The minor requires 9 credits in high performance computing courses for a mastersí and 15 credits for a doctoral minor. Six credits will be taken from


AERSP 424: Introduction to Parallel Computing for Engineers

CSE 530: Computer Architecture

NUC E 530: Parallel/Vector Algorithms for Scientific Applications


In addition, students selecting the minor are encouraged to register for one or both of the high performance computing seminars offered in the Fall and Spring semesters.


Each of the core courses will be offered once every year. On addition, the course prerequisites can be met readily by students in science and engineering. For example, AERSP 424 only requires basic calculus and programming courses. NUC E 530 has AERSP 424 as a possible prerequisite and the instructors for CSE 530 and AERSP 424 have agreed to collaborate to make sure that AERSP 424 is an acceptable prerequisite for CSE 530. The situation for students with a non-science background will be considered on a case by case basis.


The remaining credits required for the minor will include 400- and 500-level high performance computing courses from the list below.



ACS 597: Computational acoustics

AERSP 424: Introduction to parallel computing for engineers

AERSP 529: Advanced analysis and computation of turbomachinery flows

AERSP 597: Aerodynamic shape design

CHE 597: Numerical methods in chemical engineering

CHEM 560: Quantum mechanical electronic structure calculations

CHEM 560: Molecular Dynamics / Monte Carlo Methods for Physical Scientists

CSE 530: Computer architecture

CSE 531: Parallel processors and processing

CSE 532: Multiprocessor architecture

CSE 543: Interconnection networks in highly parallel computers

EE 537: Numerical and asymptotic methods in electromagnetics

EMCH 560: Finite element methods

EMCH 562/ABE 562: Boundary element analysis

EMCH 563/ME 563: Nonlinear finite element methods

IE 578: Using simulation models for design

MATH/CSE 550: Numerical linear algebra

MATH/CSE 551: Numerical solution of ordinary differential equations

MATH/CSE 552: Numerical solution of partial differential equations

MATH/CSE 555: Numerical optimization techniques

MATH/CSE 556: Finite element methods

ME/AERSP 526: Computational methods for shear layers

ME/AERSP 527: Computational methods in transonic flow

ME/AERSP 528: Computational methods for recirculating flows

ME 540: Numerical solutions applied to heat transfer and fluid mechanics

METEO 526: Numerical weather prediction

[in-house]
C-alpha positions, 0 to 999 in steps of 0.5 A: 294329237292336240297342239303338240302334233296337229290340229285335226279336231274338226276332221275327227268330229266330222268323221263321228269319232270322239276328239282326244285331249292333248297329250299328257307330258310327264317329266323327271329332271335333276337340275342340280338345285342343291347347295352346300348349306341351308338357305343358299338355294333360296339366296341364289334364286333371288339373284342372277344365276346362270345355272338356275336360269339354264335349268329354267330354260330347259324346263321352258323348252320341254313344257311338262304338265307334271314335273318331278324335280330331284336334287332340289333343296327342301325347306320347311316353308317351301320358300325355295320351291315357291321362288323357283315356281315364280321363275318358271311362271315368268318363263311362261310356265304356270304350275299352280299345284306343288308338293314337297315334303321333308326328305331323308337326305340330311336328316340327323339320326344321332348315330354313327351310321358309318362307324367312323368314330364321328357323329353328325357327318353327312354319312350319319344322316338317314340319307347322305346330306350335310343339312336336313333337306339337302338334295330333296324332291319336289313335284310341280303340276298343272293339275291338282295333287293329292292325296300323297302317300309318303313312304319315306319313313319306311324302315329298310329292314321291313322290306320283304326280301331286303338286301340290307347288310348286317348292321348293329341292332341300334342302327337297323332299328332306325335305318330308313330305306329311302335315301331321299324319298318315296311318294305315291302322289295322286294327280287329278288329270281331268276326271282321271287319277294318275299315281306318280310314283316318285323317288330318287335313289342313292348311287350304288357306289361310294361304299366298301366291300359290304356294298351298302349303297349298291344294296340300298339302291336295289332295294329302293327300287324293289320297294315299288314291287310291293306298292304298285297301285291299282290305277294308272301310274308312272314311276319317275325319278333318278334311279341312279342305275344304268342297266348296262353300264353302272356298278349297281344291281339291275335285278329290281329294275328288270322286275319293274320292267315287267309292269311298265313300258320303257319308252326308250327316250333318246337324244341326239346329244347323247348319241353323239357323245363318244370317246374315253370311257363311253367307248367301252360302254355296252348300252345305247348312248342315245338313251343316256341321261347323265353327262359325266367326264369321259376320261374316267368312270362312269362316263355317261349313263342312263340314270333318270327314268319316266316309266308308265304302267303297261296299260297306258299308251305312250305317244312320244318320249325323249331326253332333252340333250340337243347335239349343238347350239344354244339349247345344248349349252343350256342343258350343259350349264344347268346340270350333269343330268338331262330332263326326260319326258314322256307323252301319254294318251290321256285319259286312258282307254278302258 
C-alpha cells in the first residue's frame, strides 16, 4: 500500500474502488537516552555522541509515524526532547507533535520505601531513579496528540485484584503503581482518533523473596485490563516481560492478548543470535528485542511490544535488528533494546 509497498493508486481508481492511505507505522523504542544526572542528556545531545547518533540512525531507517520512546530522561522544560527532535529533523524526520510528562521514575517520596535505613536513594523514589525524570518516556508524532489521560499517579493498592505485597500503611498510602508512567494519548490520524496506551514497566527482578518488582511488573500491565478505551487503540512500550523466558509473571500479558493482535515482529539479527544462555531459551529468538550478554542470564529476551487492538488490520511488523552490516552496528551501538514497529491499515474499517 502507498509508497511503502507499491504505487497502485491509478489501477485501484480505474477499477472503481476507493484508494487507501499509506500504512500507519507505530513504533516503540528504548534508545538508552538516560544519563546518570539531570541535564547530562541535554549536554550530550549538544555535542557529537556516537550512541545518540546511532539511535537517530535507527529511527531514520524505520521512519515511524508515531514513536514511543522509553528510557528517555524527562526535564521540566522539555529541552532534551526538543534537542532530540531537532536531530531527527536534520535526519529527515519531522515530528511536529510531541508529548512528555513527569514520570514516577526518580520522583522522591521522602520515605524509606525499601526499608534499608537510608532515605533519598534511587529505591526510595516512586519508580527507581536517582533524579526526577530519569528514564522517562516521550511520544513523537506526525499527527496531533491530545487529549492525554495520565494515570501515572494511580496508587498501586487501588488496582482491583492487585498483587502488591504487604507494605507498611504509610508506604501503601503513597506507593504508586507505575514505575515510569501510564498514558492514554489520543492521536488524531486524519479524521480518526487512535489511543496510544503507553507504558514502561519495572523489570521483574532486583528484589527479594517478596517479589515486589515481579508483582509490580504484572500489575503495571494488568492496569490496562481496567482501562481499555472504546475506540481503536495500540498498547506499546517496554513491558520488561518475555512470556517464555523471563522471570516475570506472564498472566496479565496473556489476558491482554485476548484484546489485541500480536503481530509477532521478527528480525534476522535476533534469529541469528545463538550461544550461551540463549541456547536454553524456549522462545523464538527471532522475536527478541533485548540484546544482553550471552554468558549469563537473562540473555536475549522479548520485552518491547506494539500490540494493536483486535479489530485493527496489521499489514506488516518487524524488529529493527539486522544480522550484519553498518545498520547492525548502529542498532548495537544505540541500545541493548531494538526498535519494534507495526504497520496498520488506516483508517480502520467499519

METEO 586: Advances in numerical weather prediction

NUC E 530: Parallel/Vector Algorithms for Scientific Applications

PHYS 527: Computational physics


It is anticipated that each of these courses will be offered at least once during a two-year cycle. The Executive Committee of the Institute for High Performance Computing Applications may add additional to this list following review.


D: A justification for the program:


As discussed in the introductory material, high performance computing enters all areas of research and is an essential ingredient in the continued leadership of United States scientific and engineering leadership. It also enters everyoneís lives through the use of high performance computing in business and entertainment. The Institute for High Performance Computing Applications has a mission to promote excellence in research and education in this area.



The provision of a graduate minor in high performance computation will:


1. Provide courses to graduate students in all colleges and majors in the application of high performance computing to the solution of problems of both scientific and engineering importance.


2. Provide a degree of external visibility that is crucial to the recruitment of high quality students and faculty.


3. Promote interdisciplinary research and instruction.


The Institute for High Performance Computing Applications is located administratively in the Department of Aerospace Engineering. Associated faculty are located in the colleges of engineering, earth and mineral sciences, liberal arts, and science.


E: Other departments and programs with significant relationships to high performance computing have been consulted about the proposed graduate minor, and supporting statements from the appropriate units are included with this submission in Appendix A. These departments are listed here:


Graduate Program in Acoustics

Aerospace Engineering

Agricultural & Biological Engineering

Architectural Engineering


Civil and Environmental Engineering

Computer Science & Engineering

Electrical Engineering

Engineering Science & Mechanics


Industrial & Manufacturing Engineering


Mechanical Engineering


Nuclear Engineering